favourite team it might go some way to easing the discomfort. In common
with other professional teams, Hull City made it their trip to Hull
Royal Infirmary children's ward. do it every year. We want to put a
smile on their faces. Just to come down and see them smiling and
giving out presence, that is worthwhile. Hopefully, at a bad
time, being in hospital, we have put a good smile on their faces.
And they will have a good Christmas. Striker Cameron Stewart was even
able to compare bandages with one child.
Well done those players. There are only four windows left to
open on advent calendars, and for those who can't wait for the giant
window on Christmas Eve, then The Avenues area of Hull is the place
to go. People living there have come together to create a full size
advent calendar using their living room windows. Window 20 can be
found on Westbourne Avenue where our reporter Amanda Thomson is live
for us now. Are you in charge of opening the advent window, Amanda?
No, not me. Look at when Don number five. Is that not beautiful? --
window number five. Tell us all about it. We based it on last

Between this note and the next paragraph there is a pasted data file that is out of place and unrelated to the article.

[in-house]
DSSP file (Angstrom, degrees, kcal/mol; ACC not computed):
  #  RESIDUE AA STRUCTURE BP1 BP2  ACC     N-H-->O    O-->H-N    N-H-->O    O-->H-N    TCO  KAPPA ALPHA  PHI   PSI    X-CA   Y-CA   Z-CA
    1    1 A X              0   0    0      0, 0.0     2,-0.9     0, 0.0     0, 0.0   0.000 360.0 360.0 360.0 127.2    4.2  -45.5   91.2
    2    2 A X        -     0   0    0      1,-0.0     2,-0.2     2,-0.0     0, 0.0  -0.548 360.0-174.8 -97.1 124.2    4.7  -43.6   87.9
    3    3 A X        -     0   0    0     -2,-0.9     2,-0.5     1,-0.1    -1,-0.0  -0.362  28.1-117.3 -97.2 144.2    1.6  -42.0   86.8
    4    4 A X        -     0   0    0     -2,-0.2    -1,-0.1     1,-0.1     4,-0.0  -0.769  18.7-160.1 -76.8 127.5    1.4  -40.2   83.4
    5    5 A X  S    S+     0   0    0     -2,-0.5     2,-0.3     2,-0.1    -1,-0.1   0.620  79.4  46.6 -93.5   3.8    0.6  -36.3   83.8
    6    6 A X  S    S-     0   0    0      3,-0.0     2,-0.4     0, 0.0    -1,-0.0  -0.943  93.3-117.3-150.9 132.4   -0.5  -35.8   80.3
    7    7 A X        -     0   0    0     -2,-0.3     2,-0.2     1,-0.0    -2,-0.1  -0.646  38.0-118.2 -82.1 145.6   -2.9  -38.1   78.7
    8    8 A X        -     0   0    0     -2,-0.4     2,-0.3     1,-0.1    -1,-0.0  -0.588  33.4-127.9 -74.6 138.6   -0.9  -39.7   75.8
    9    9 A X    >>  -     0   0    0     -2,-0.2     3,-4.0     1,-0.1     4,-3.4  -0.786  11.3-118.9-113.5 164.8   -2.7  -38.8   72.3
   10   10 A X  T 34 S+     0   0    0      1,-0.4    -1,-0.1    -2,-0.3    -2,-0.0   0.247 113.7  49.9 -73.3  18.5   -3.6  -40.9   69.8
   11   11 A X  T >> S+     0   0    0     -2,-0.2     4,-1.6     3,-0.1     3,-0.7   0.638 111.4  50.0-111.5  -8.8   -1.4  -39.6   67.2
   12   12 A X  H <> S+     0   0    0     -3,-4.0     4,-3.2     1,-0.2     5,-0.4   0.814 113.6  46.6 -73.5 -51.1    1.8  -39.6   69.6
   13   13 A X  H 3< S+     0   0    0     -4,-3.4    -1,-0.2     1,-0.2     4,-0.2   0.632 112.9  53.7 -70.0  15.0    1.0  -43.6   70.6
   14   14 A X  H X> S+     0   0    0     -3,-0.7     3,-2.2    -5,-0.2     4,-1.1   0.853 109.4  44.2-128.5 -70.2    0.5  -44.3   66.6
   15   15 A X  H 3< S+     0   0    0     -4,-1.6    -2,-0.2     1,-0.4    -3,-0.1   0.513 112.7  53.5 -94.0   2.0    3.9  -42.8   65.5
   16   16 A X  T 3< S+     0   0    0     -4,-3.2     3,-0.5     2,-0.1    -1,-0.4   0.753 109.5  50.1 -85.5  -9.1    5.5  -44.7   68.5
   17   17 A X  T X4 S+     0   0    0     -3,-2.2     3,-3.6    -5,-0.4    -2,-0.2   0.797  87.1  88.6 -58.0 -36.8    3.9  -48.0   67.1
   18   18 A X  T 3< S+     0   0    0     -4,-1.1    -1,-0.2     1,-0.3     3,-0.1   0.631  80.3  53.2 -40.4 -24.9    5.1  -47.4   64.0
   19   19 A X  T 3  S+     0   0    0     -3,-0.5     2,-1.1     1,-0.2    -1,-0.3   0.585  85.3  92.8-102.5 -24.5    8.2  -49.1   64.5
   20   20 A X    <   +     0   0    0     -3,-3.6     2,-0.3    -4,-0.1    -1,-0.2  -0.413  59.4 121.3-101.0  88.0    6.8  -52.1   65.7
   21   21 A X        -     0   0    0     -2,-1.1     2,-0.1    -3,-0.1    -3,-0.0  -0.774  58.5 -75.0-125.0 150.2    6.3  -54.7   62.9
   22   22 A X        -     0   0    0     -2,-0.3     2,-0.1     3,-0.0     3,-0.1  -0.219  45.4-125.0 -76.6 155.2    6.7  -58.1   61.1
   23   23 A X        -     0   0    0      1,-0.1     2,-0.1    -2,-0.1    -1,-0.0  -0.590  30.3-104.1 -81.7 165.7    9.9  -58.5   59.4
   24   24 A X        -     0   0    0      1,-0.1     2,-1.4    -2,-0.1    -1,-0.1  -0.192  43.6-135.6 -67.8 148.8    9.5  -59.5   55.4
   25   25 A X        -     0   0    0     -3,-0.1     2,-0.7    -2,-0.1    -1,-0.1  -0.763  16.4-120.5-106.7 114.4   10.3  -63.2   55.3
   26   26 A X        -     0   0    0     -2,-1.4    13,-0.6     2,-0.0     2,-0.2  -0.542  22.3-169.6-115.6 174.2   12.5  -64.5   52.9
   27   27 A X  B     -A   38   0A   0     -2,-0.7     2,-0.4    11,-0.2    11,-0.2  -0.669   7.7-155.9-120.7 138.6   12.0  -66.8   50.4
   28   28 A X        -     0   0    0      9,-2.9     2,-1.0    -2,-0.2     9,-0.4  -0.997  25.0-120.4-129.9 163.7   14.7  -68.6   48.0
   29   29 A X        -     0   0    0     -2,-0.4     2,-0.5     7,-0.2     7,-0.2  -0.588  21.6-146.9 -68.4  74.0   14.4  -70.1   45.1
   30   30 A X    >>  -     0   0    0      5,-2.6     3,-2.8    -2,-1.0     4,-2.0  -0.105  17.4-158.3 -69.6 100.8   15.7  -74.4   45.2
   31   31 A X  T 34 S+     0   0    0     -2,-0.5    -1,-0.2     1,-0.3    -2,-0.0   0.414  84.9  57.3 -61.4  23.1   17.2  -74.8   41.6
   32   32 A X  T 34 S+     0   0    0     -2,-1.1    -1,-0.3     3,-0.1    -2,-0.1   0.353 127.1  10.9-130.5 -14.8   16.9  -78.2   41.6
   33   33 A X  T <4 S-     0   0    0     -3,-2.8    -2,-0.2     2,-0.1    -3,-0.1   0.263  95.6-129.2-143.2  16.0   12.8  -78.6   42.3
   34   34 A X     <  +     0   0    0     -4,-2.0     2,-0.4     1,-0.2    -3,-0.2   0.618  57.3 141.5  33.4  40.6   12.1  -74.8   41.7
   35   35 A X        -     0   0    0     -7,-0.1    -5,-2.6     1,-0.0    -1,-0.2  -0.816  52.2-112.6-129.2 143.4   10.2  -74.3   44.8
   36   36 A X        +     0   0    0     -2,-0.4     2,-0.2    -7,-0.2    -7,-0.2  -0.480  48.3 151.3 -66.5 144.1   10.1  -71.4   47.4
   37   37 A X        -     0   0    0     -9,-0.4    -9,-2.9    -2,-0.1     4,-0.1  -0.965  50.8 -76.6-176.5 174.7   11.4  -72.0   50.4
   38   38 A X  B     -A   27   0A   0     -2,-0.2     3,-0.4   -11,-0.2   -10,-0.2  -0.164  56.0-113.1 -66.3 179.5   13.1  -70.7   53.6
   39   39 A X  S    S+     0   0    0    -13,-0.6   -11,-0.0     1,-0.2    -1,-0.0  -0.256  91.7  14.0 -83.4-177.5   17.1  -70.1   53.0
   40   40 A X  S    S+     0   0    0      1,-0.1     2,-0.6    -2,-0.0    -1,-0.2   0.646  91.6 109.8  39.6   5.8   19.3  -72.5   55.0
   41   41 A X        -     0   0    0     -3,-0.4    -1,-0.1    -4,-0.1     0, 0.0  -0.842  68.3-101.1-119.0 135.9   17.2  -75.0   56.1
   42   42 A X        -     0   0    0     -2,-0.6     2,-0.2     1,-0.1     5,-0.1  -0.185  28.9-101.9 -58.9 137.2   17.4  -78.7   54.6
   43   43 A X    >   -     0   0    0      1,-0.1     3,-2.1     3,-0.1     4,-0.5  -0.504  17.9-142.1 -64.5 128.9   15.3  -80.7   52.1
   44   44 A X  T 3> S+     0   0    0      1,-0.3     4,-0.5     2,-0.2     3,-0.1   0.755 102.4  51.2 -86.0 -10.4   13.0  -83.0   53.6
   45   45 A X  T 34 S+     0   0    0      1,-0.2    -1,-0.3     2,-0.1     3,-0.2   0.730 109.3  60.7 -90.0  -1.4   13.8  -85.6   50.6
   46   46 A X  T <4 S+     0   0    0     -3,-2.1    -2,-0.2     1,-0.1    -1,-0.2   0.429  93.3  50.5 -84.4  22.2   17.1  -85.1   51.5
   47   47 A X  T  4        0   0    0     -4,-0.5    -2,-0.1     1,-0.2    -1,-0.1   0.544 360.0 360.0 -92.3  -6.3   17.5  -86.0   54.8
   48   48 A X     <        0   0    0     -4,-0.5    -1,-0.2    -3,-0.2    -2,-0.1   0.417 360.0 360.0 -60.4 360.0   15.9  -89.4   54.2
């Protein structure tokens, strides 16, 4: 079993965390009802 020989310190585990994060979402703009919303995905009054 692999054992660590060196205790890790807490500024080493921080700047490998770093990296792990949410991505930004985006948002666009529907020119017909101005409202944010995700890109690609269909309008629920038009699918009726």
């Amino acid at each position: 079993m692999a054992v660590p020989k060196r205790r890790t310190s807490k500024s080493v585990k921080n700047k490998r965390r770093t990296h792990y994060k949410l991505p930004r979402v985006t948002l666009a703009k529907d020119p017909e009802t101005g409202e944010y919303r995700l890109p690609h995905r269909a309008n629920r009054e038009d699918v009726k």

year's theme. We let it up on 16th December. Quite a lot of work and
effort but we think it looks good. You are having a Christmas party
tonight, so we had better not keep you. You can find these windows of
on the Park Avenue, Salisbury Avenue, what a lovely way to spend
an evening. Tell us about your window. I've got a Lego Christmas
said and the got the inspiration from that. I helped it to draw it
and my mum and dad painted it. of this is the brainchild of Lesley.
How did you come up with the idea? Not my idea. They came from a
resident who moved here from Switzerland. It is absolutely
fantastic. I just want to come and talk to collar. Lovely singing.
are raising money on behalf of the local hospice. There saying is
beautiful. Thank you for entertaining us this evening. There
is one job left to do. We cannot leave the street without
eliminating when dot number 20. -- eliminating Wendell -- illuminating
window number 20. Merry Christmas everybody.
Let's get a recap of the national and regional headlines.
A review of the summer riots suggests police could use live
bullets in future. Claims a row over who should
guarantee the rest of the Humber Bridge debt could put at risk plans
to halve the tolls. Tomorrow's weather. Cloudy with
outbreaks of rain. Becoming mostly dry through the afternoon. Much
milder. Maximum temperature 12 Celsius.
Response coming them on those plans, about the risk of the Humber Bridge
are dead. Maybe people from the North East
Lincolnshire should still pay the These councillors in North East
Lincolnshire need their heads banging together. Why can't they
see the bigger picture? I thought it was too good to be
true that things would be sorted out.
I take my hat off to councillor sure for standing up for his
residents. We are all told that we should be
in this together so all councils should help with the Humber Bridge
are dead. I think they MP made perfect sense